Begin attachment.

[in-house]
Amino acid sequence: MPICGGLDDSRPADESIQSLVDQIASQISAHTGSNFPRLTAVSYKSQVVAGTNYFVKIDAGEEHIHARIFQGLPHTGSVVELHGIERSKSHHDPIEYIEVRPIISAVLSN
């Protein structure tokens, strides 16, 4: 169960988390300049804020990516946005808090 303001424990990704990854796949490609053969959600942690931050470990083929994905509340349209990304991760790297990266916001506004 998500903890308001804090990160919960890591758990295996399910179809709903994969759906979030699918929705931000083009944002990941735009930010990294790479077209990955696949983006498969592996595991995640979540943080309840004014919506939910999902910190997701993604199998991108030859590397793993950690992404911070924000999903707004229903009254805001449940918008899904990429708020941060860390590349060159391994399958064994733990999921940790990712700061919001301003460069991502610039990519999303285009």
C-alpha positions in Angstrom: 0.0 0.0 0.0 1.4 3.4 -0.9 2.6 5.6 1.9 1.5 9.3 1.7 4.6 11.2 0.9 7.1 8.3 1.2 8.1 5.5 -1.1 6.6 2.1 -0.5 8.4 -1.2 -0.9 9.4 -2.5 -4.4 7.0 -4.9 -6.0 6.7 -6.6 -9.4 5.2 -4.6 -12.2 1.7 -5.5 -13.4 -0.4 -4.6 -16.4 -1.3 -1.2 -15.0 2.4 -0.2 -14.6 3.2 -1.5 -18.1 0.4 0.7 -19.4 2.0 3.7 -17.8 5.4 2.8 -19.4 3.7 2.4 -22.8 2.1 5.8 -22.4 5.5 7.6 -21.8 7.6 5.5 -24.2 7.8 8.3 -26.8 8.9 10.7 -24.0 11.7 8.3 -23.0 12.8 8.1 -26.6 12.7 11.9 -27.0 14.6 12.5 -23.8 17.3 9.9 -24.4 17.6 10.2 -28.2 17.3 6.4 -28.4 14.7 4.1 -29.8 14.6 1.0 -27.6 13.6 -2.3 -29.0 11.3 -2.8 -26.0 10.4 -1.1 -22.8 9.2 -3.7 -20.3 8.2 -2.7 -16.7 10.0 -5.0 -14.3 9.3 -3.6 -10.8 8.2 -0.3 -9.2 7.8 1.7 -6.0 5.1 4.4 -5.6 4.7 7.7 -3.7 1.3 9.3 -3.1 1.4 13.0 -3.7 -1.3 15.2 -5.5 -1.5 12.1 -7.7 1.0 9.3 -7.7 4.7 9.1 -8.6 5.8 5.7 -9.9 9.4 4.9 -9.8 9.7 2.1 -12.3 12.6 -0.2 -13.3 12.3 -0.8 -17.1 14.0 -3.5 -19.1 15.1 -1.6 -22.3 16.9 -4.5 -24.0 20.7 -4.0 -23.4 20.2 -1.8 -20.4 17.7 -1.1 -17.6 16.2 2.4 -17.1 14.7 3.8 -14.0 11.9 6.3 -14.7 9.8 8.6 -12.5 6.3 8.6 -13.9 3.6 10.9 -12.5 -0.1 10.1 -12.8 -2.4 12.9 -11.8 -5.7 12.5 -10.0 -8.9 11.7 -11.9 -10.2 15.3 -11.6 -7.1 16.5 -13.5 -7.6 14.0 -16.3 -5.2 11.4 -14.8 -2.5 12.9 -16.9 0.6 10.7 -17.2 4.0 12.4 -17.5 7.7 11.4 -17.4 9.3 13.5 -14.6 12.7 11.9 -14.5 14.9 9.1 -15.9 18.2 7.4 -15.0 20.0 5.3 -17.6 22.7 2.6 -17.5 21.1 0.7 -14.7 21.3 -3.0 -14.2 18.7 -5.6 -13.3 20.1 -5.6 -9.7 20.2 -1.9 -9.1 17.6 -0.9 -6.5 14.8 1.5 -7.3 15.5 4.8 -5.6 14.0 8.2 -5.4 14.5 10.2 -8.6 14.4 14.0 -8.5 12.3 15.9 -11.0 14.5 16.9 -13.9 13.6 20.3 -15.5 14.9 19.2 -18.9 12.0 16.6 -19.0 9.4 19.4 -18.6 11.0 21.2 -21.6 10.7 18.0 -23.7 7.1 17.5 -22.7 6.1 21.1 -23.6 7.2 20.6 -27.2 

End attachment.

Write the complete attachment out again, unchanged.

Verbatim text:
[in-house]
Amino acid sequence: MPICGGLDDSRPADESIQSLVDQIASQISAHTGSNFPRLTAVSYKSQVVAGTNYFVKIDAGEEHIHARIFQGLPHTGSVVELHGIERSKSHHDPIEYIEVRPIISAVLSN
């Protein structure tokens, strides 16, 4: 169960988390300049804020990516946005808090 303001424990990704990854796949490609053969959600942690931050470990083929994905509340349209990304991760790297990266916001506004 998500903890308001804090990160919960890591758990295996399910179809709903994969759906979030699918929705931000083009944002990941735009930010990294790479077209990955696949983006498969592996595991995640979540943080309840004014919506939910999902910190997701993604199998991108030859590397793993950690992404911070924000999903707004229903009254805001449940918008899904990429708020941060860390590349060159391994399958064994733990999921940790990712700061919001301003460069991502610039990519999303285009």
C-alpha positions in Angstrom: 0.0 0.0 0.0 1.4 3.4 -0.9 2.6 5.6 1.9 1.5 9.3 1.7 4.6 11.2 0.9 7.1 8.3 1.2 8.1 5.5 -1.1 6.6 2.1 -0.5 8.4 -1.2 -0.9 9.4 -2.5 -4.4 7.0 -4.9 -6.0 6.7 -6.6 -9.4 5.2 -4.6 -12.2 1.7 -5.5 -13.4 -0.4 -4.6 -16.4 -1.3 -1.2 -15.0 2.4 -0.2 -14.6 3.2 -1.5 -18.1 0.4 0.7 -19.4 2.0 3.7 -17.8 5.4 2.8 -19.4 3.7 2.4 -22.8 2.1 5.8 -22.4 5.5 7.6 -21.8 7.6 5.5 -24.2 7.8 8.3 -26.8 8.9 10.7 -24.0 11.7 8.3 -23.0 12.8 8.1 -26.6 12.7 11.9 -27.0 14.6 12.5 -23.8 17.3 9.9 -24.4 17.6 10.2 -28.2 17.3 6.4 -28.4 14.7 4.1 -29.8 14.6 1.0 -27.6 13.6 -2.3 -29.0 11.3 -2.8 -26.0 10.4 -1.1 -22.8 9.2 -3.7 -20.3 8.2 -2.7 -16.7 10.0 -5.0 -14.3 9.3 -3.6 -10.8 8.2 -0.3 -9.2 7.8 1.7 -6.0 5.1 4.4 -5.6 4.7 7.7 -3.7 1.3 9.3 -3.1 1.4 13.0 -3.7 -1.3 15.2 -5.5 -1.5 12.1 -7.7 1.0 9.3 -7.7 4.7 9.1 -8.6 5.8 5.7 -9.9 9.4 4.9 -9.8 9.7 2.1 -12.3 12.6 -0.2 -13.3 12.3 -0.8 -17.1 14.0 -3.5 -19.1 15.1 -1.6 -22.3 16.9 -4.5 -24.0 20.7 -4.0 -23.4 20.2 -1.8 -20.4 17.7 -1.1 -17.6 16.2 2.4 -17.1 14.7 3.8 -14.0 11.9 6.3 -14.7 9.8 8.6 -12.5 6.3 8.6 -13.9 3.6 10.9 -12.5 -0.1 10.1 -12.8 -2.4 12.9 -11.8 -5.7 12.5 -10.0 -8.9 11.7 -11.9 -10.2 15.3 -11.6 -7.1 16.5 -13.5 -7.6 14.0 -16.3 -5.2 11.4 -14.8 -2.5 12.9 -16.9 0.6 10.7 -17.2 4.0 12.4 -17.5 7.7 11.4 -17.4 9.3 13.5 -14.6 12.7 11.9 -14.5 14.9 9.1 -15.9 18.2 7.4 -15.0 20.0 5.3 -17.6 22.7 2.6 -17.5 21.1 0.7 -14.7 21.3 -3.0 -14.2 18.7 -5.6 -13.3 20.1 -5.6 -9.7 20.2 -1.9 -9.1 17.6 -0.9 -6.5 14.8 1.5 -7.3 15.5 4.8 -5.6 14.0 8.2 -5.4 14.5 10.2 -8.6 14.4 14.0 -8.5 12.3 15.9 -11.0 14.5 16.9 -13.9 13.6 20.3 -15.5 14.9 19.2 -18.9 12.0 16.6 -19.0 9.4 19.4 -18.6 11.0 21.2 -21.6 10.7 18.0 -23.7 7.1 17.5 -22.7 6.1 21.1 -23.6 7.2 20.6 -27.2 